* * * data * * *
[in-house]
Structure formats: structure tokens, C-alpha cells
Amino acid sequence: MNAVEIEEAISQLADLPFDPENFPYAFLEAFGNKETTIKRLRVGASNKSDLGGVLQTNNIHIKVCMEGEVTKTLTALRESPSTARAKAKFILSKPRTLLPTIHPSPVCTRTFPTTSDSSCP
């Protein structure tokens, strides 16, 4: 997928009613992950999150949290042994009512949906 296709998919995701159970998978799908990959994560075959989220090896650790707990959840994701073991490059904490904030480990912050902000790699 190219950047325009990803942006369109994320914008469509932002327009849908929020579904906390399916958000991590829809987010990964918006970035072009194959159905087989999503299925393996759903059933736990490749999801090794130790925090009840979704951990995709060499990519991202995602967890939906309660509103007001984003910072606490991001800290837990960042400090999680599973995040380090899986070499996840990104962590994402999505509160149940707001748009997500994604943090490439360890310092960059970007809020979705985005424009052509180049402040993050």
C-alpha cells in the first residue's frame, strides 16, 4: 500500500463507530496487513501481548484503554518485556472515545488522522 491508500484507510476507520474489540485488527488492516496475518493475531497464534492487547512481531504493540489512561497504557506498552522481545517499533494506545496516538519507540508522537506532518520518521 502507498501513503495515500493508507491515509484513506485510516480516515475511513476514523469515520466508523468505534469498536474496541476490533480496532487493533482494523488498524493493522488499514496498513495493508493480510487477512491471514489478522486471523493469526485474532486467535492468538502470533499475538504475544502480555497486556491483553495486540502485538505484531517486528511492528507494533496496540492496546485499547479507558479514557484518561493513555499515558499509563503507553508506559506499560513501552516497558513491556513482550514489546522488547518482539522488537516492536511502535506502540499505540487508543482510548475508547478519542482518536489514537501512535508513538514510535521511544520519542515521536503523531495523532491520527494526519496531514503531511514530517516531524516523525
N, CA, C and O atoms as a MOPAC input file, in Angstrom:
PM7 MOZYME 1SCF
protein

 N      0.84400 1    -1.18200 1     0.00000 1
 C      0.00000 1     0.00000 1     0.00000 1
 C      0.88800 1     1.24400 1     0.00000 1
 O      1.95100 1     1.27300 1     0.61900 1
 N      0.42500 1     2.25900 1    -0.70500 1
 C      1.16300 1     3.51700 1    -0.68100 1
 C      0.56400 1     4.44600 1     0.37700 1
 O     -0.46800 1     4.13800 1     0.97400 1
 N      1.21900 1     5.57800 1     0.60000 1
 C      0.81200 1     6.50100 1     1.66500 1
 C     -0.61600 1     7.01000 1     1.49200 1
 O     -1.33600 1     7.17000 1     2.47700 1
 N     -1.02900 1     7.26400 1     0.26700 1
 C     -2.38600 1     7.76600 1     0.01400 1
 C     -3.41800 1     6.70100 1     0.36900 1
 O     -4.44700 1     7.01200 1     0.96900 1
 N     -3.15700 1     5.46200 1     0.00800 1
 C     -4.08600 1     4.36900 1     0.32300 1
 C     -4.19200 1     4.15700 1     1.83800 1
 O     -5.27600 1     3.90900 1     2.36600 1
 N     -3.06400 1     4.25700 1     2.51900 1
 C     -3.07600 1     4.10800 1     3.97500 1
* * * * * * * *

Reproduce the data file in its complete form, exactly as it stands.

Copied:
[in-house]
Structure formats: structure tokens, C-alpha cells
Amino acid sequence: MNAVEIEEAISQLADLPFDPENFPYAFLEAFGNKETTIKRLRVGASNKSDLGGVLQTNNIHIKVCMEGEVTKTLTALRESPSTARAKAKFILSKPRTLLPTIHPSPVCTRTFPTTSDSSCP
């Protein structure tokens, strides 16, 4: 997928009613992950999150949290042994009512949906 296709998919995701159970998978799908990959994560075959989220090896650790707990959840994701073991490059904490904030480990912050902000790699 190219950047325009990803942006369109994320914008469509932002327009849908929020579904906390399916958000991590829809987010990964918006970035072009194959159905087989999503299925393996759903059933736990490749999801090794130790925090009840979704951990995709060499990519991202995602967890939906309660509103007001984003910072606490991001800290837990960042400090999680599973995040380090899986070499996840990104962590994402999505509160149940707001748009997500994604943090490439360890310092960059970007809020979705985005424009052509180049402040993050």
C-alpha cells in the first residue's frame, strides 16, 4: 500500500463507530496487513501481548484503554518485556472515545488522522 491508500484507510476507520474489540485488527488492516496475518493475531497464534492487547512481531504493540489512561497504557506498552522481545517499533494506545496516538519507540508522537506532518520518521 502507498501513503495515500493508507491515509484513506485510516480516515475511513476514523469515520466508523468505534469498536474496541476490533480496532487493533482494523488498524493493522488499514496498513495493508493480510487477512491471514489478522486471523493469526485474532486467535492468538502470533499475538504475544502480555497486556491483553495486540502485538505484531517486528511492528507494533496496540492496546485499547479507558479514557484518561493513555499515558499509563503507553508506559506499560513501552516497558513491556513482550514489546522488547518482539522488537516492536511502535506502540499505540487508543482510548475508547478519542482518536489514537501512535508513538514510535521511544520519542515521536503523531495523532491520527494526519496531514503531511514530517516531524516523525
N, CA, C and O atoms as a MOPAC input file, in Angstrom:
PM7 MOZYME 1SCF
protein

 N      0.84400 1    -1.18200 1     0.00000 1
 C      0.00000 1     0.00000 1     0.00000 1
 C      0.88800 1     1.24400 1     0.00000 1
 O      1.95100 1     1.27300 1     0.61900 1
 N      0.42500 1     2.25900 1    -0.70500 1
 C      1.16300 1     3.51700 1    -0.68100 1
 C      0.56400 1     4.44600 1     0.37700 1
 O     -0.46800 1     4.13800 1     0.97400 1
 N      1.21900 1     5.57800 1     0.60000 1
 C      0.81200 1     6.50100 1     1.66500 1
 C     -0.61600 1     7.01000 1     1.49200 1
 O     -1.33600 1     7.17000 1     2.47700 1
 N     -1.02900 1     7.26400 1     0.26700 1
 C     -2.38600 1     7.76600 1     0.01400 1
 C     -3.41800 1     6.70100 1     0.36900 1
 O     -4.44700 1     7.01200 1     0.96900 1
 N     -3.15700 1     5.46200 1     0.00800 1
 C     -4.08600 1     4.36900 1     0.32300 1
 C     -4.19200 1     4.15700 1     1.83800 1
 O     -5.27600 1     3.90900 1     2.36600 1
 N     -3.06400 1     4.25700 1     2.51900 1
 C     -3.07600 1     4.10800 1     3.97500 1